Clifton Webb was a gifted actor of Hollywood’s Golden Age, which succeeded in various film genres. He was born Webb Parmelee Hollenbeck on November 19, 1889, in Indianapolis, Indiana, to Jacob and Mabel Hollenbeck. His parents separated soon after Webb’s birth.
A few years later, Webb’s mother took on the name Mabelle and moved with her son to New York City. There, she married copper-foundry worker Green B. Raum.
In his teen years, Webb adopted the stage name Clifton Webb and worked as a professional ballroom dancer. His Broadway debut occurred in The Purple Road in 1913, with his mother being a fellow cast member. After a string of successes on Broadway shows, namely comedies and musical revues, he also worked in vaudeville shows as well as silent films. One of his early silent film roles was in New Toys (1925), though he would concentrate on a stage career for many years.
Webb grew to acclaim in Broadway theatre, particularly excelling in musicals. He had the distinction of introducing “Easter Parade,” “I’ve Got a Crush on You,” “I Guess I’ll Have to Change My Plan,” and more on stage.
Webb’s breakthrough performance came in Laura (1944). Against objections from 20th Century Fox head Darryl Zanuck, director Otto Preminger cast Webb in the role of Waldo Lydecker. At this point, Webb was in his mid-fifties, and Preminger wanted an actor in the role who would really surprise the audience. His appearance was a memorable one and earned him an Academy Award nomination for Best Supporting Actor.
Due to this positive reception, Webb signed a contract with Fox and worked for them for the duration of his film career. Webb appeared in other dramas such as The Dark Corner (1946) and The Razor’s Edge (1946), earning another Academy Award nomination for Best Supporting Actor in the latter.
Webb also turned to film comedies, starring as Mr. Belvedere in Sitting Pretty (1948). This role earned him an Academy Award nomination for Best Actor. The film was followed by sequels Mr. Belvedere Goes to College (1949) and Mr. Belvedere Rings the Bell (1951). He would also appear as the family patriarch in Cheaper by the Dozen (1950), which fared well at the box office, and also appeared briefly in the film’s sequel, Belles on Their Toes (1952). His final box office success was playing an angel in For Heaven’s Sake (1950).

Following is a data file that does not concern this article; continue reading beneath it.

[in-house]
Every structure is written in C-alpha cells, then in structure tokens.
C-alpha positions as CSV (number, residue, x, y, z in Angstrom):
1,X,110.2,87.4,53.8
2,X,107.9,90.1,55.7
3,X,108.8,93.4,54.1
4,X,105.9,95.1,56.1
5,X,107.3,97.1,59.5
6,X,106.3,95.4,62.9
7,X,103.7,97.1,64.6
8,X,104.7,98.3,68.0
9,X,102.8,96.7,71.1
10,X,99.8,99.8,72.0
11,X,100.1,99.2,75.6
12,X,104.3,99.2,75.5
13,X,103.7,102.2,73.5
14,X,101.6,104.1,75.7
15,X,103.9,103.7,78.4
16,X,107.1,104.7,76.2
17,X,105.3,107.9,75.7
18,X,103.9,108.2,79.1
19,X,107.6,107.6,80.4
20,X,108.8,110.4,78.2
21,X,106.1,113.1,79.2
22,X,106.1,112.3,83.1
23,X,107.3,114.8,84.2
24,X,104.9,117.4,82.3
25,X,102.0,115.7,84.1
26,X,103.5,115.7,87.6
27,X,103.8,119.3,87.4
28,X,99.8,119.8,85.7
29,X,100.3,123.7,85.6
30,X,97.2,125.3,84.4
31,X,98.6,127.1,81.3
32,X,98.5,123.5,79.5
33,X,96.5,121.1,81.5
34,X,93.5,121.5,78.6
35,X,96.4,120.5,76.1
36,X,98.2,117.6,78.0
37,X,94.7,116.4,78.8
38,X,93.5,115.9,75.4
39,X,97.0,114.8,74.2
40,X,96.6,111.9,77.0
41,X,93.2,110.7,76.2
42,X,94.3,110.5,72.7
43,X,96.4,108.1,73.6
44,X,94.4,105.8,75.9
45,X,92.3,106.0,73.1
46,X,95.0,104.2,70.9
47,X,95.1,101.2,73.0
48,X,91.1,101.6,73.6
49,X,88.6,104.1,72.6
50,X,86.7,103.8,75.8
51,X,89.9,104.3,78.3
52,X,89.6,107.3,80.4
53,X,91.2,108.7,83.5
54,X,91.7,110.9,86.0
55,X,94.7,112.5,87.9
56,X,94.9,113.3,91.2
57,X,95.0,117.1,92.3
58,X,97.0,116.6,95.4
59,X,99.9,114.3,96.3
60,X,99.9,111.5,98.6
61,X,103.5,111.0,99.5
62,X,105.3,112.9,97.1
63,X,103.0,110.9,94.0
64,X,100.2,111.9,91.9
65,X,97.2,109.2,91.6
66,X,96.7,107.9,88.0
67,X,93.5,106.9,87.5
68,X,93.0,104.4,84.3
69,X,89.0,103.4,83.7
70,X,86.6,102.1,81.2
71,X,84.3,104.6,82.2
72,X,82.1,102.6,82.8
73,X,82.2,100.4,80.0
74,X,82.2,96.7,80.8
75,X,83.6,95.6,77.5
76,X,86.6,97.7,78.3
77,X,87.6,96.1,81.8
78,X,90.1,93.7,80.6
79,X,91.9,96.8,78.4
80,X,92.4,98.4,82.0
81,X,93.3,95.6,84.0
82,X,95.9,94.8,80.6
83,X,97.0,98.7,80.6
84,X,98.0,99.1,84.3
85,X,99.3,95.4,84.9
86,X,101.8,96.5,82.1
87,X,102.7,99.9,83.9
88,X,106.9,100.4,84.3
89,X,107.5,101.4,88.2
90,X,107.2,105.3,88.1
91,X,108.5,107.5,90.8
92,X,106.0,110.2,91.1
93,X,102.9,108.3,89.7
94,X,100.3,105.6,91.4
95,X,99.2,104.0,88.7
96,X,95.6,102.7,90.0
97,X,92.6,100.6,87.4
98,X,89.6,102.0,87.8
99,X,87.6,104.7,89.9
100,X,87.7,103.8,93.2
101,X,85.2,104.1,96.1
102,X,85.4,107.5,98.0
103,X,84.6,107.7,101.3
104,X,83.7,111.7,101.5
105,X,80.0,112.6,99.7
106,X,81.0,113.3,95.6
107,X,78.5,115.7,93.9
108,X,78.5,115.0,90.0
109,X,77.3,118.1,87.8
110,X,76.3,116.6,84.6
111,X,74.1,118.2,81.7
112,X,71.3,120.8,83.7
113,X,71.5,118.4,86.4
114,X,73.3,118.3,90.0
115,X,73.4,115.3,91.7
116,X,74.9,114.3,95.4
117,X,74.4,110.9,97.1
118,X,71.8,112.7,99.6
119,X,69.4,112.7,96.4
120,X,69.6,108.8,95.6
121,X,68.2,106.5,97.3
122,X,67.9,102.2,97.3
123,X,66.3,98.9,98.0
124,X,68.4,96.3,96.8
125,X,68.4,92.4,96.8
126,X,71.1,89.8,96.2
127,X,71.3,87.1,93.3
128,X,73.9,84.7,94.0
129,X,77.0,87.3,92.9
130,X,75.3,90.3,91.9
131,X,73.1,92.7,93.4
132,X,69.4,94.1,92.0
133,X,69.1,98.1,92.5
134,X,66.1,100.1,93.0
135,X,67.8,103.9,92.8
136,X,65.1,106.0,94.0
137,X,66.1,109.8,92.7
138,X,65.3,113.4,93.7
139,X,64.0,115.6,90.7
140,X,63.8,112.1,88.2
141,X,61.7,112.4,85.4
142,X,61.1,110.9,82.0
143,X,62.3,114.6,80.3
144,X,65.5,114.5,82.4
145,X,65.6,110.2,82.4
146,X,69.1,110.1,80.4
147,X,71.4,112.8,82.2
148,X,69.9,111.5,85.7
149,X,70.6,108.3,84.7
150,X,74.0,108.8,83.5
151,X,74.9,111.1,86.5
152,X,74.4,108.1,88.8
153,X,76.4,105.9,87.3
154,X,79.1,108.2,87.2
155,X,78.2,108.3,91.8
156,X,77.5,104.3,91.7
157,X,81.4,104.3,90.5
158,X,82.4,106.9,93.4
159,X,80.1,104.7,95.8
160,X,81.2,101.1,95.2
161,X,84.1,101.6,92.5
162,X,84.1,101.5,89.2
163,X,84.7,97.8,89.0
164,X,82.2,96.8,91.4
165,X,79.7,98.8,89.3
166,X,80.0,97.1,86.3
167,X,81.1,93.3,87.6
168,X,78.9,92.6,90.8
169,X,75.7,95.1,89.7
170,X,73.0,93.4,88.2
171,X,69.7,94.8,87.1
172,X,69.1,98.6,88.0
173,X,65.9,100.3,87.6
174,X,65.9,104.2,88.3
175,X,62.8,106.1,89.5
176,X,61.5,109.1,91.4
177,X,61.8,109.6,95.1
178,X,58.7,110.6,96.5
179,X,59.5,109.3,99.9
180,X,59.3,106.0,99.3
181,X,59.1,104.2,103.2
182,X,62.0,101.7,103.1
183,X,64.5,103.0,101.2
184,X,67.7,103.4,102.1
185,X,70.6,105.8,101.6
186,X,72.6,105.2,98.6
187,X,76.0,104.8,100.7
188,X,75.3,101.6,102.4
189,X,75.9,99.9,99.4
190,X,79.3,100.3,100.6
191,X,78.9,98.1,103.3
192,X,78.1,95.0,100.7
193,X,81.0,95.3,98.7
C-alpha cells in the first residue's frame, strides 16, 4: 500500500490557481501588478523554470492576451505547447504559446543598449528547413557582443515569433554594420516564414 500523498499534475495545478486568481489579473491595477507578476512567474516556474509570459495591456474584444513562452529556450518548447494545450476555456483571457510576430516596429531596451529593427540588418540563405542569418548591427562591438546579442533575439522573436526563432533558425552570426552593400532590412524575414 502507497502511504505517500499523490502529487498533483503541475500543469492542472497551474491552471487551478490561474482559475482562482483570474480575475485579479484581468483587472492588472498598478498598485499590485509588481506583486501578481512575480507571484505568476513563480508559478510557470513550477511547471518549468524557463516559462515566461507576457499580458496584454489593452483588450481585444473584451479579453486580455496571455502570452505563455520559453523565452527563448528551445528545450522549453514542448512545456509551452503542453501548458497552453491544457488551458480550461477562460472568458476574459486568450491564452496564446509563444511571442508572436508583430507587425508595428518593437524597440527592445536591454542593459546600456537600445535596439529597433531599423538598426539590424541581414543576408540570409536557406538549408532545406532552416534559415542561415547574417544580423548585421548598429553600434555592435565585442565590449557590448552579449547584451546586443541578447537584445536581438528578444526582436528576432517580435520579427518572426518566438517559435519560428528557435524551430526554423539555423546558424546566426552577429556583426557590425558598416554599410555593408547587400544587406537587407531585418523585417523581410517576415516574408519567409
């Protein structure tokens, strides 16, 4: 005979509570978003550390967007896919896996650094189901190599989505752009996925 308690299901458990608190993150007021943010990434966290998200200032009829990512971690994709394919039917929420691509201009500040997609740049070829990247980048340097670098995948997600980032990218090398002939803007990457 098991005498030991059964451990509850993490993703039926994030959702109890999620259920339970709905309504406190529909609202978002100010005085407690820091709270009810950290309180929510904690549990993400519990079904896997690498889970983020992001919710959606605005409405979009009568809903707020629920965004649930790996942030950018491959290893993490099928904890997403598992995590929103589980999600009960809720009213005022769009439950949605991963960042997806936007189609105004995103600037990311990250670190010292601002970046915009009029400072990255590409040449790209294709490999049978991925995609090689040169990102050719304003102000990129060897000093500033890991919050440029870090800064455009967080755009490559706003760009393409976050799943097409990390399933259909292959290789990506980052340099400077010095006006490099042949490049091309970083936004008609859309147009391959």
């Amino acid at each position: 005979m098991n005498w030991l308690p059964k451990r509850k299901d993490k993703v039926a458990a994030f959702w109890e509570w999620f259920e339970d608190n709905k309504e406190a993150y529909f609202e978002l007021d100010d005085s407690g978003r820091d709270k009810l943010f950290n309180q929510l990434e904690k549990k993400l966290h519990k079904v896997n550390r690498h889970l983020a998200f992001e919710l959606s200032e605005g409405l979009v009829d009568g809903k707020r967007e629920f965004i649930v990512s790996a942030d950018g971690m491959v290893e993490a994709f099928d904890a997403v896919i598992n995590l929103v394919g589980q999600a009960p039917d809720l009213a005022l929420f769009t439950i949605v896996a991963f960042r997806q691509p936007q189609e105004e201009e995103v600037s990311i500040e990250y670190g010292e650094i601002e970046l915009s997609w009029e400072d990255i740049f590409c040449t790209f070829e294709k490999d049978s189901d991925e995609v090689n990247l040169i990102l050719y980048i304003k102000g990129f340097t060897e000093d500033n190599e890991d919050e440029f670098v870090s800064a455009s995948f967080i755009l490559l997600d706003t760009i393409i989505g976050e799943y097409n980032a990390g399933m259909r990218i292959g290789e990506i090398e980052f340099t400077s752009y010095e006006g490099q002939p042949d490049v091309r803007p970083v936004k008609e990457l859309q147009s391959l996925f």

Webb went on to star as John Philip Sousa in Stars and Stripes Forever (1952). He also appeared in Three Coins in the Fountain (1954), The Man Who Never Was (1956), The Remarkable Mr. Pennypacker (1959), and more. Fox worked on creating Journey to the Center of the Earth (1959) with Webb in mind, but Webb had to back out of the project due to illness. His final role was in Satan Never Sleeps (1962).
Webb passed away on October 13, 1966, from a heart attack and was interred next to his mother at Hollywood Forever Cemetery. He was 76 years old.
Today, some points of interest pertaining to Webb’s life remain. He was born near Brookville Rd., in Indianapolis, Indiana. In 1900, he lived in New York with his mother and stepfather at 101 17th St., New York, New York. By 1910, he resided at 214 W. 83rd St., New York, New York, while working as a singer. These homes no longer stand.
In 1925, Webb lived at 205 W. 57th St., New York, New York. He is listed as head of the household at this point. The building remains today.
In 1955, Webb maintained a home at 1005 N. Rexford Dr., Beverly Hills, California. The home no longer stands.
Webb was honored with a star on the Hollywood Walk of Fame for his work in motion pictures. His star is located at 6850 Hollywood Blvd., Los Angeles, California.
Since 1969, the UCLA School of Theater, Film, and Television has offered the Clifton Webb Scholarship in honor of Webb.